My youngest niece is CJ (age 2) and my youngest nephew is McCoy (age 3).  Since they are the littlest of our six wonderful nieces and nephews, they are the most uninhibited about their play and proud of their adventurous spirits.  Their families have read books over and over to them, which gives these wonderful kids a sense that they can also read them.  They like to try to spell things and draw things and wonder about things and build things and think about things and talk about all kinds of things, and everyone at my house is grateful for such things.

Here are three “moments” that remind us just how great it is to know people under the age of 5!

Shaving Cream

 McCoy

CJ

Whether it is trying to write letters in shaving cream (we also like rolling Hot Wheels through it!), looking through books just before bedtime with all the blankets in the house on top of you, or just sitting in your very own personal “book room” (a little corner of the bedroom with a Winnie-the-Pooh bedsheet for a curtain and a few shelves for favorite books), a book and child will make the best of friends.

We’re fans of the under 5 crowd!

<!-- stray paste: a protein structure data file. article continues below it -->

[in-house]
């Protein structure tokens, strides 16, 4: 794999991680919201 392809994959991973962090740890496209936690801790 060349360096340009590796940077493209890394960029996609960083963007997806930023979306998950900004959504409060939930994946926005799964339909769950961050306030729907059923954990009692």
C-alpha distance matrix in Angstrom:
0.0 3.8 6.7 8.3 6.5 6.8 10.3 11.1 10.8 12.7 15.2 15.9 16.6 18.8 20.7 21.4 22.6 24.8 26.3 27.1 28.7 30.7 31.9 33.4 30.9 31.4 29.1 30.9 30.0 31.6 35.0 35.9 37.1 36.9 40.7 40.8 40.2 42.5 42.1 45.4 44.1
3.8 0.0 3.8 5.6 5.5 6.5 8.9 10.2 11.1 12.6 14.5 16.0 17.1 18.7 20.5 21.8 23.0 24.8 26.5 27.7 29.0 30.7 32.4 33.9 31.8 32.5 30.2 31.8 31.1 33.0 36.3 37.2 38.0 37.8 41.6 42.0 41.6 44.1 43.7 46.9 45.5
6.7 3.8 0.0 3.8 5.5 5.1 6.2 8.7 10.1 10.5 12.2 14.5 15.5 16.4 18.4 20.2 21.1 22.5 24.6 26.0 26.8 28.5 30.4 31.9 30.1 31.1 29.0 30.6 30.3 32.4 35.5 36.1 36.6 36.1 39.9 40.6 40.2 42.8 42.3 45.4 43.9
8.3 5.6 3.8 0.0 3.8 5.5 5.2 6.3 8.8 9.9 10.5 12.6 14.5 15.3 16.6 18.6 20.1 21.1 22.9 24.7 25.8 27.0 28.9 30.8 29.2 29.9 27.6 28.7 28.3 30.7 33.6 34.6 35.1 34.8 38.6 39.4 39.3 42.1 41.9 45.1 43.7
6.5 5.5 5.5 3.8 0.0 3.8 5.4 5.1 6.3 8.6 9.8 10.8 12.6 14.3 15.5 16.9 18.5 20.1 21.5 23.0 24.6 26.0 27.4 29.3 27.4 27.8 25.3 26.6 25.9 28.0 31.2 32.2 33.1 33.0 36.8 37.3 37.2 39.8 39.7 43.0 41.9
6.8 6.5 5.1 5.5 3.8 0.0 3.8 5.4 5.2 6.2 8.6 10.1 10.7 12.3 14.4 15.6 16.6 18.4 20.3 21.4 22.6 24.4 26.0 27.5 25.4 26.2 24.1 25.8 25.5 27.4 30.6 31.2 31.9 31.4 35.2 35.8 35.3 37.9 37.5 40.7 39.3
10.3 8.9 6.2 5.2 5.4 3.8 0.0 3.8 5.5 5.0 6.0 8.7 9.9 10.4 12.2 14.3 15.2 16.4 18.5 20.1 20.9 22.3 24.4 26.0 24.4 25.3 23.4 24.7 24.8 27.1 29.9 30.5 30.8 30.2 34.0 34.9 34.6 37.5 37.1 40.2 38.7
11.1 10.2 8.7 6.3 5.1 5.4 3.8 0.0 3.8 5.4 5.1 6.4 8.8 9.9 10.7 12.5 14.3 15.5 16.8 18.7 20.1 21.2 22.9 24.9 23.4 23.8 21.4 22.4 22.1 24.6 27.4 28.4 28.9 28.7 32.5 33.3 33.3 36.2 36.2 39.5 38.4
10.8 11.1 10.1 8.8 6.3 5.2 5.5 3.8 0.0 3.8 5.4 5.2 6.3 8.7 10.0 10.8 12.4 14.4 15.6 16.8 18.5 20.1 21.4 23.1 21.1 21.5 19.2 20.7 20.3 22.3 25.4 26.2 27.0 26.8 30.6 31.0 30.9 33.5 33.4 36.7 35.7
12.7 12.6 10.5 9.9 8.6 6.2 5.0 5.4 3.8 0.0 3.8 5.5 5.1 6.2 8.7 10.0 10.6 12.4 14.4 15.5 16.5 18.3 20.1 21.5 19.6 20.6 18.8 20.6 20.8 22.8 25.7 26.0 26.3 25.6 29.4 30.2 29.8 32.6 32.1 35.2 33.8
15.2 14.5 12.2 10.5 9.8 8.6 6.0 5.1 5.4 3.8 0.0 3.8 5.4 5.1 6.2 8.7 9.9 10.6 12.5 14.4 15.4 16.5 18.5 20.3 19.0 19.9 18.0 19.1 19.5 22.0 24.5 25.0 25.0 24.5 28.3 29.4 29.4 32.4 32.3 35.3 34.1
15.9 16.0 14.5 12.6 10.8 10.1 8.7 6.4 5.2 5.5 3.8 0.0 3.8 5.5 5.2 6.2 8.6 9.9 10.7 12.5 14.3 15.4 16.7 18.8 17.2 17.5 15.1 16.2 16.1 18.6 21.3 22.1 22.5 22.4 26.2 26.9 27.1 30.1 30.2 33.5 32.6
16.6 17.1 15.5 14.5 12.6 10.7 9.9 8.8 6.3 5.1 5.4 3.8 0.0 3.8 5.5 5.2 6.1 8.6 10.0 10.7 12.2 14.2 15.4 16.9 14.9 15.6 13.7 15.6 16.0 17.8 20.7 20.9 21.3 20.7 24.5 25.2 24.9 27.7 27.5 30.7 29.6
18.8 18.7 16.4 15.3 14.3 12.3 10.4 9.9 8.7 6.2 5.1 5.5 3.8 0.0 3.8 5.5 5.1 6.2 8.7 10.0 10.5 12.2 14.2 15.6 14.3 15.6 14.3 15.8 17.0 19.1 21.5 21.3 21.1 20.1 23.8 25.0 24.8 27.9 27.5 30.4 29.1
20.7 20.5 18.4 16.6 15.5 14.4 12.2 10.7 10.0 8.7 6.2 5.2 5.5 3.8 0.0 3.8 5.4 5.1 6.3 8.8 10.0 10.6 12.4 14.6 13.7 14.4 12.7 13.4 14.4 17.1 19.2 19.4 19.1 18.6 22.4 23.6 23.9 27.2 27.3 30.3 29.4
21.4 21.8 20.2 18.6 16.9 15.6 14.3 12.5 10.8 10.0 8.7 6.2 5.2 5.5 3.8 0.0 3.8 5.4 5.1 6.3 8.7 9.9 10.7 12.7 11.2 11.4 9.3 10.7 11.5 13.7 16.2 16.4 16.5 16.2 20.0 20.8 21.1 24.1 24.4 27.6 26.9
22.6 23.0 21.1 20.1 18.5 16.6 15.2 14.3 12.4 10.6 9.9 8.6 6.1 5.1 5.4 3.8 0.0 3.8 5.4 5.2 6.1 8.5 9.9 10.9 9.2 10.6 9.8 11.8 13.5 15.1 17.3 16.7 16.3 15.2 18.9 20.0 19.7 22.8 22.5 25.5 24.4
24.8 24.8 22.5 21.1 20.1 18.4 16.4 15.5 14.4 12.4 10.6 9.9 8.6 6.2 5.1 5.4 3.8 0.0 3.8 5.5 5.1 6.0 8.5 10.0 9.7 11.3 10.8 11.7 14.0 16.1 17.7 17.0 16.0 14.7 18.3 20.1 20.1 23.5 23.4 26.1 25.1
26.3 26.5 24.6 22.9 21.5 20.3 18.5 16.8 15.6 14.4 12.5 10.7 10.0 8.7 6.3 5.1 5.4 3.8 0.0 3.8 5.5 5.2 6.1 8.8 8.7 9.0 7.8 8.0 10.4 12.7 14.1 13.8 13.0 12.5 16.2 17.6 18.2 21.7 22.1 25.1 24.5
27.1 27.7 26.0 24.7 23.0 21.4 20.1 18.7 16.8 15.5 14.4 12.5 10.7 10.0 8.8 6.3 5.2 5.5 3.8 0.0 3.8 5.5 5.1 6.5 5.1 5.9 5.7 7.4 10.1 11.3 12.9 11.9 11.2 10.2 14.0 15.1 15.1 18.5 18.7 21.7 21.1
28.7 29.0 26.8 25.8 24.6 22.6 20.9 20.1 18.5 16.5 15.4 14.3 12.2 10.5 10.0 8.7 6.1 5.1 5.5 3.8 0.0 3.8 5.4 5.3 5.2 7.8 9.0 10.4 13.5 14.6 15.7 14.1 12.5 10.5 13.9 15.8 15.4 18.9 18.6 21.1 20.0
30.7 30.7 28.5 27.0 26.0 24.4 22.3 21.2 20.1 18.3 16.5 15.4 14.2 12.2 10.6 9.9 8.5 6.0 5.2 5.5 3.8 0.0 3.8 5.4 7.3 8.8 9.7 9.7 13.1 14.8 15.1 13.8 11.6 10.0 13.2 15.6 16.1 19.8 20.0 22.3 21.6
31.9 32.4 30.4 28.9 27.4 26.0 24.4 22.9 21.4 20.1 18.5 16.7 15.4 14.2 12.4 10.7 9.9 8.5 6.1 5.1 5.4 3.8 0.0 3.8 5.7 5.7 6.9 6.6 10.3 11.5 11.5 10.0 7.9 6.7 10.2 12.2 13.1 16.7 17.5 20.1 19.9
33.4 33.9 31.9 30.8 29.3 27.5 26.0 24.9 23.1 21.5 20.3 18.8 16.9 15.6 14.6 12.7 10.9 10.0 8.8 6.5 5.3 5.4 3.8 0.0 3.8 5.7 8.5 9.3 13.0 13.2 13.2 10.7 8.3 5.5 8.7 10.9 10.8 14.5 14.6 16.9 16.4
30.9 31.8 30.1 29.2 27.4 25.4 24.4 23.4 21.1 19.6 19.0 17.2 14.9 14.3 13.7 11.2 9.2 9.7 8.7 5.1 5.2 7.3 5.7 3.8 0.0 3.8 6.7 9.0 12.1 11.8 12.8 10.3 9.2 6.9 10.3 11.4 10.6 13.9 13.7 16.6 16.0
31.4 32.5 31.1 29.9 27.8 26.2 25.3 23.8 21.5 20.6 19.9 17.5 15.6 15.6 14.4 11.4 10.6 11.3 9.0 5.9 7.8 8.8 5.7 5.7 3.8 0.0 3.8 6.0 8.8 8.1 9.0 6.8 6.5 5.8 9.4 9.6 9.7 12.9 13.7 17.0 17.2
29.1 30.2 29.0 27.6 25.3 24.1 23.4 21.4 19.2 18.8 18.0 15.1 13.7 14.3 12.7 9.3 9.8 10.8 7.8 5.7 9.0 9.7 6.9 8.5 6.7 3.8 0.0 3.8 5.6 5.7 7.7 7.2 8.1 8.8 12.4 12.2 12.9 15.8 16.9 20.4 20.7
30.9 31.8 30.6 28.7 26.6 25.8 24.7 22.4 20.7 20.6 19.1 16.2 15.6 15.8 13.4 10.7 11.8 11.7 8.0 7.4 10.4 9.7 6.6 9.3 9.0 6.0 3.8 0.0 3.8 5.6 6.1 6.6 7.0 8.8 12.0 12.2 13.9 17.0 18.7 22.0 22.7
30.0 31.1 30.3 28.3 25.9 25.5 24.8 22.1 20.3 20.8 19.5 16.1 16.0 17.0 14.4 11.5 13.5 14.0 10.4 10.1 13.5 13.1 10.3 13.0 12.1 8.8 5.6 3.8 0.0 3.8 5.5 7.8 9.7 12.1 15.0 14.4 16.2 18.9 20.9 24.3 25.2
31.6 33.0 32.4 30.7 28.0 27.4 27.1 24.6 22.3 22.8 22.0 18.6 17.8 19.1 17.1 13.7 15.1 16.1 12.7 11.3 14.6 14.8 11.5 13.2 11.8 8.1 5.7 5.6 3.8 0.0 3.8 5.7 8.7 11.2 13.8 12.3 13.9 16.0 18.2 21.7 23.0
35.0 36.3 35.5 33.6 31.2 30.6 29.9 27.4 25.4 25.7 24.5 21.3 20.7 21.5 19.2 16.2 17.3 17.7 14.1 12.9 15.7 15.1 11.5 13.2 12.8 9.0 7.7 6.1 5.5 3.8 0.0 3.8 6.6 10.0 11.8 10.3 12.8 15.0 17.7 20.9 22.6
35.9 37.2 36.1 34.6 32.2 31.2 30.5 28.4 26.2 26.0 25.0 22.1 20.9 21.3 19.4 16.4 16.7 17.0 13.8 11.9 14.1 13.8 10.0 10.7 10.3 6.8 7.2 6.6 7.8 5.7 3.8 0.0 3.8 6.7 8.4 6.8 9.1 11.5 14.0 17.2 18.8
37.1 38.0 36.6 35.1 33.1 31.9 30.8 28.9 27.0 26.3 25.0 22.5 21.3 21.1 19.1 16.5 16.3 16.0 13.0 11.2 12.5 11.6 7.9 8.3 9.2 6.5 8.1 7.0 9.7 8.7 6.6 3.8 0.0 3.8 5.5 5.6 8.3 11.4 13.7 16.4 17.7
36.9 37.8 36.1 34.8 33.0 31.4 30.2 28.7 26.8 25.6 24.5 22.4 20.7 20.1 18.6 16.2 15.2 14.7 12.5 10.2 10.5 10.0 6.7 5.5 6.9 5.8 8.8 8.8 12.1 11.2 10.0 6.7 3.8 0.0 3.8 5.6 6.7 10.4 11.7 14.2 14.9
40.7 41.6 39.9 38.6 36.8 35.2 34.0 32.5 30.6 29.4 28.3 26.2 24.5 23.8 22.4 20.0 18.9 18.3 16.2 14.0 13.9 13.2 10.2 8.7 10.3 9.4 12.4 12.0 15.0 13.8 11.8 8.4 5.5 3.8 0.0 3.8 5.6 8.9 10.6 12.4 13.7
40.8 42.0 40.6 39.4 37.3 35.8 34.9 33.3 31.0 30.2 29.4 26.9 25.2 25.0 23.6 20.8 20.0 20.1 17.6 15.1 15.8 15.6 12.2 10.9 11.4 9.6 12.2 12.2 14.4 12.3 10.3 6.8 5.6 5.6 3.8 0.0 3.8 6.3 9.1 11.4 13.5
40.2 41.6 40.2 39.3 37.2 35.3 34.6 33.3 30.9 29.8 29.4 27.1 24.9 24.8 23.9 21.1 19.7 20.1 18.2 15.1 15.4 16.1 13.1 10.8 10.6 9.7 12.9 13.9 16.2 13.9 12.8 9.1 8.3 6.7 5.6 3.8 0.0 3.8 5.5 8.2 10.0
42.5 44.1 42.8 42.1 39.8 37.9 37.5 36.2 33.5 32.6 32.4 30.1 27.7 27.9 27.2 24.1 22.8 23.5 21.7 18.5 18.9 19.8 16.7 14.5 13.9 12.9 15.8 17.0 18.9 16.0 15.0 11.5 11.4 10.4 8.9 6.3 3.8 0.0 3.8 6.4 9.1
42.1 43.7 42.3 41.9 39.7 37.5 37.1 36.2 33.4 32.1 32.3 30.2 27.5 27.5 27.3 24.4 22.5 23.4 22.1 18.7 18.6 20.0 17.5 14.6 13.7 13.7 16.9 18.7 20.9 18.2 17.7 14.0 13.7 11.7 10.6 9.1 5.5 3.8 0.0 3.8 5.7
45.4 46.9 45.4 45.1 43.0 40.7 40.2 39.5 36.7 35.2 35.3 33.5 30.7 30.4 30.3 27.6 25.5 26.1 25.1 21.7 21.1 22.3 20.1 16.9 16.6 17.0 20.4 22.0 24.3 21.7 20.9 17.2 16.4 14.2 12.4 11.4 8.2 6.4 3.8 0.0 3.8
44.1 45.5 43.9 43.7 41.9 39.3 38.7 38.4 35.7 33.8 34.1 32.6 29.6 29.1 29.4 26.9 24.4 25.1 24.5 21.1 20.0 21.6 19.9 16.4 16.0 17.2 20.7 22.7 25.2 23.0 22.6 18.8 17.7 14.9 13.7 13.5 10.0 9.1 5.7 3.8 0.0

5 Great Kids Reads for Halloween

Halloween books

Thirteen years ago I was assigned to a student teaching position in Kindergarten at Windsor Hills Elementary School in Putnam City, a suburb of Oklahoma City.  It was a wonderful experience that I will never forget, but one of the moments that stands out to me was the day my assigned classroom’s wonderful veteran teacher told me what she wanted me to use as my theme to teach when my professor came to evaluate me as I taught that roomful of 20 young children in late October.  She said one word – ‘monsters.’

She had always used that as her theme for this particular week and so that was the theme she wanted me to use, as well.  I was crushed.  As a boy, I was scared to death of monsters and spent many creepy nights sleeping outside my parent’s bedroom in my Battlestar Galactica sleeping bag.